Only the very few make the grade to play ice hockey in North America. It is Canada’s national sport and the Americans love it – you almost can’t turn a corner without finding an ice rink, or most likely a hockey-mad family’s back yard turned into an ice rink.
The people of Nottingham certainly love their ice hockey too, as more than 5,000 turn out every week to watch Nottingham Panthers play at the Motorpoint Arena Nottingham and the club regularly has 6,300 sell-out crowds, especially against arch rivals Sheffield Steelers.
The sport’s famous old names roll off the tongue; Gretzky, Orr, Howe, Lemieux to name but a few, while Sydney Crosby and Alexander Ovechkin are two of the players who have been on everyone’s lips for the last decade or so and now new stars are being born, such as Toronto Maple Leafs’ Auston Matthews.
In Nottingham, most people have heard of Zamick, Strongman, Adey, Hadden and Nieckar and the more recent heroes such as current coach Corey Neilson and prolific British forward David Clarke.
It has been a great start to the season for the Panthers as they top their Champions League group, producing three wins from four matches against sides with far superior budgets than their own.
The results of the lowest-ranked side and 32nd seed have included a 4-2 victory over Swiss side Bern, who are seeded fourth in the prestigious European tournament – and Perlini is already making his mark in Nottingham.
The name Perlini is one which is well known in UK ice hockey, especially in Nottingham, but now across the ice hockey world.
Not many British players get drafted in the NHL but Brett and his younger brother Brendan have both been drafted, with Brett being picked in the seventh round by Anaheim Ducks in 2010.
Brendan, 21, was amongst the top prospects in the 2014 draft, being picked 12th in the first round by Arizona Coyotes and he had his breakthrough in the NHL last season.
Brett’s dad, Fred, played for the Panthers in 1986-87, where he scored a staggering 89 goals in 35 matches and went on to ice for numerous clubs in the UK, including Fife Flyers, Streatham Redskins and Guildford Flames.
The Perlini brothers are proof that players from the UK can make it in some of the best leagues in the world, but how tough is it making it in North America when you are from Great Britain, who are ranked 24th in the world?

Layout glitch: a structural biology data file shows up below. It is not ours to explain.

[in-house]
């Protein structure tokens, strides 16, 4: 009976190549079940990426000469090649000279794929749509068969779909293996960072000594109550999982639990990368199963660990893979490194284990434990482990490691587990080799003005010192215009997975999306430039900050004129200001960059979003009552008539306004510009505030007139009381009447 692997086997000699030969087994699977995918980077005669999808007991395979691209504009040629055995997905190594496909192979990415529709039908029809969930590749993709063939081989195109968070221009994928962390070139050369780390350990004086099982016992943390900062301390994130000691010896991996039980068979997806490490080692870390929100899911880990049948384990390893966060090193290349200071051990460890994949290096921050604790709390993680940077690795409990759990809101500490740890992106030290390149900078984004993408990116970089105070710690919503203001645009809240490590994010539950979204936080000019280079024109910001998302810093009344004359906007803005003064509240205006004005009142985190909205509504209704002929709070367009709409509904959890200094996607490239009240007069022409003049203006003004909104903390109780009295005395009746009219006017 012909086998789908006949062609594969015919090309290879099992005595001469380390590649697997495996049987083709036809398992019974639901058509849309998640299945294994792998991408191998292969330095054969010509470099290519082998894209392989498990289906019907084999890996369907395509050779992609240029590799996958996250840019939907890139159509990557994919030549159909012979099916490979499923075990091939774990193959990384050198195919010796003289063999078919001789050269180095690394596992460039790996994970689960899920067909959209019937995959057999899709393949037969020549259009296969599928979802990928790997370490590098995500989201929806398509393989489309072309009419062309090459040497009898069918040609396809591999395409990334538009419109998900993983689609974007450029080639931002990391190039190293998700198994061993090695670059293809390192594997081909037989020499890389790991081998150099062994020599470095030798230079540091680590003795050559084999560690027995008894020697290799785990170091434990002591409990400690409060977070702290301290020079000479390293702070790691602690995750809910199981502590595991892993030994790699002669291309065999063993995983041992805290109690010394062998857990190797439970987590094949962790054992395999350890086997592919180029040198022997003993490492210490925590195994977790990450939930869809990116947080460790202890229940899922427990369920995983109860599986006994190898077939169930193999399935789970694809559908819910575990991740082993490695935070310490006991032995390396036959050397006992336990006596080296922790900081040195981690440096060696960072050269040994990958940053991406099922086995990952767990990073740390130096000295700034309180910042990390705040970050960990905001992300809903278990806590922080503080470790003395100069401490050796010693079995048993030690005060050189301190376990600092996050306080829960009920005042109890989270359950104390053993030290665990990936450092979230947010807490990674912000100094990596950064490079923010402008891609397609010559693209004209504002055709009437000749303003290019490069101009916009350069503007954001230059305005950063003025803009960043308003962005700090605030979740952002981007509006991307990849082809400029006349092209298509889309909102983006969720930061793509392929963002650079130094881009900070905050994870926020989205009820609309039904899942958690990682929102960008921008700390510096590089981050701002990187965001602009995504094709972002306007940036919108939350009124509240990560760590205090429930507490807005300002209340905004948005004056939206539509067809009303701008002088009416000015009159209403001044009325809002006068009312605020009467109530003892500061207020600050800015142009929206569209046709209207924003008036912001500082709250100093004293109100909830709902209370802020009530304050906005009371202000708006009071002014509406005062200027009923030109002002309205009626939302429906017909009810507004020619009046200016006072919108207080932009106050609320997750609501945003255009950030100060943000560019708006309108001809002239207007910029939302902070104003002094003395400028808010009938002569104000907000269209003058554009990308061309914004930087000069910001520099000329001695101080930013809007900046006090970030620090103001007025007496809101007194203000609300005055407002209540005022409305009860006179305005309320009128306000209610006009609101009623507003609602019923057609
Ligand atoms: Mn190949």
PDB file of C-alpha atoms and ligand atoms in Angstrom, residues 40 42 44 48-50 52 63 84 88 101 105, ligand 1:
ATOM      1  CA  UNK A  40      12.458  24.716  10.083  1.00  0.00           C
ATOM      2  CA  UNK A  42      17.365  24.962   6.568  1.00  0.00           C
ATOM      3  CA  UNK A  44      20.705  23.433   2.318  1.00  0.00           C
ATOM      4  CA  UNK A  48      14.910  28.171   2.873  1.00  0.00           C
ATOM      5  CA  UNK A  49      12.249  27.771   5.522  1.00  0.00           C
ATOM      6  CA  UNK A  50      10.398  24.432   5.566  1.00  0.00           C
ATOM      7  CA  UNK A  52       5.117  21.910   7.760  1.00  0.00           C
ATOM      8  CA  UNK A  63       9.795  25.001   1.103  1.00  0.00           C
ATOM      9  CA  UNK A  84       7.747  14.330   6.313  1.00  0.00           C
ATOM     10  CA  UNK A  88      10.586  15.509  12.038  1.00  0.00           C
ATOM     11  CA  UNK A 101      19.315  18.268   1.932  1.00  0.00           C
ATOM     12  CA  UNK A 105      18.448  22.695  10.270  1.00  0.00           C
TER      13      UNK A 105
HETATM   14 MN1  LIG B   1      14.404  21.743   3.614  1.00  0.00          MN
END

“At first I think people would look and go ‘oh this guy is from England’, so you definitely have to do your talking on the ice,” Perlini said. “You just need to go out and score a couple of goals and then they go ‘oh yes, he’s legit’.
“I think a lot of the kids in this country think the Canadians are so good at hockey, which they are, but a lot of kids from the UK are right there with them.”
Brett’s younger brother, Brendan, is a great example with the 21-year-old appearing 57 times for NHL side Arizona Coyotes last season, scoring 14 goals and contributing seven assists for 21 points.
“I think the young kids should look at the North America route, like my brother and I took, and my brother is a good example,” continued Perlini.
“He played hockey in England and now he is in the NHL, so it definitely can be done and hopefully that can inspire young players.”
Panthers have made a great start in the CHL and need one more win from their final two groups games to guarantee their progress to the knockout stages, but that must wait until October as the domestic campaign now comes to the fore.
“We had some good games in Europe and we are looking to take that into the league now,” continue Perlini. “We want to start at a good pace and set the tone for the rest of the season.
“We have to take the confidence from the Champions Hockey League and use it in a good way. You can’t look at any opponent differently. You just have to play your game and make them adapt to you.
“Teams will have seen how well we have done in the CHL and they will be after us. It’s an added pressure we will have to deal with but we are looking forward to it.”
Looking to cheer on the Panthers? You can check out their upcoming fixtures here.